MBC has been working on the Cashmere High School redevelopment for over five years, with Arrow International for stage 1 and Leighs Construction for stage 2. During the course of the project, dealing with contaminated soil has been a regular occurance. From minor discoveries during drainage works to large scale remediation of entire block footprints. Each situation has required a different approach and close collaboration with numerous interested parties, all whilst the school continued to operate around us.
Example 1 – PAC Building
At the start of the demolition of the Performing Arts Centre, asbestos pipe lagging was discovered sub-floor, along with other contaminated materials and soil. This required the removal of the contaminated materials, in order to provide a clean site for the demolition work and new build. Due to the nature of the contamination and the presence of highly friable material, all work had to be conducted by hand. Over 62 tonne of contaminated material was carefully removed from the sub-floor, under controlled conditions, over a three month period.
Example 2 – Science Block
A different approach was used for the removal of contaminated soil in relation to the demolition of the Science block. MBC conducted thorough surveys of the sub-floor, well in advance of works, discovering large quantites of contaminated material. As the contaminated material was known to be present and could be stabilised in-situ, it was possible to demolish the two storey building to floor level. The timber flooring was carefully removed in sections, with removal of loose materials and services by hand.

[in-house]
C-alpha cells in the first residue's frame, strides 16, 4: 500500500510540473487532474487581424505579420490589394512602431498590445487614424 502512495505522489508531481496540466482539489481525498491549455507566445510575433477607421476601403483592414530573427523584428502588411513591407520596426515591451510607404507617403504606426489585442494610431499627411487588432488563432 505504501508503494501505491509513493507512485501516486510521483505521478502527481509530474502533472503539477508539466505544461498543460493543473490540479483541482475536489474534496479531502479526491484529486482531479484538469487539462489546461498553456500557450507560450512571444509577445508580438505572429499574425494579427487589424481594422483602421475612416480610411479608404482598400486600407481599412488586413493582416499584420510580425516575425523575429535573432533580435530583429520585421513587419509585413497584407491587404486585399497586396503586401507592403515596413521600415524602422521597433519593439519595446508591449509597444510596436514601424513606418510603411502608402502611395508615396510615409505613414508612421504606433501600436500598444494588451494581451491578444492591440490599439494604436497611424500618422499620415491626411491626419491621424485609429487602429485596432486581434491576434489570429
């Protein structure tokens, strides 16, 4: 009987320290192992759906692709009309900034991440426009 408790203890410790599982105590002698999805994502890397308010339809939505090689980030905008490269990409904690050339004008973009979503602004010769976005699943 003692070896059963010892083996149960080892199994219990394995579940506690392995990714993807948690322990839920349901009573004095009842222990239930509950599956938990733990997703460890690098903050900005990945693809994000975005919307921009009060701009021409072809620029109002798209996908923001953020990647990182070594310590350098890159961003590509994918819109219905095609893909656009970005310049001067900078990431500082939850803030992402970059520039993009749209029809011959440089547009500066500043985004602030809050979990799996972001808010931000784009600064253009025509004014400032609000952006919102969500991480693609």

Remediation of the ground was undertaken with an excavator, using a staged approach. MBC worked closely with the demolition contractor, contaminated land specialist and asbestos assessor to remove approximately 132 tonne of contaminated material over a three week period.
Example 3 – contaminated stockpile
Asbestos cement sheet fragments were discovered in a stockpile of excavated material that was scheduled to be sent off site as cleanfill. Unfortunately, at the time the ACM was discovered, the stockpile was 750m3 in size, with contamination scattered throughout.
Disposing of the soil as contaminated waste would have been prohibitively expensive. Fortunately, testing of the soil itself demonstrated that it was otherwise clean. MBC worked collaboratively to develop an approach to screen the soil, with the fragments being removed by MBC’s skilled operatives.
A highly systematic approach was required, with numerous screening bays and testing of each load, prior to leaving site. The end result was that the entire 750m3 stockpile of soil was able to leave site as cleanfill – a great result for the client, financially and environmentally.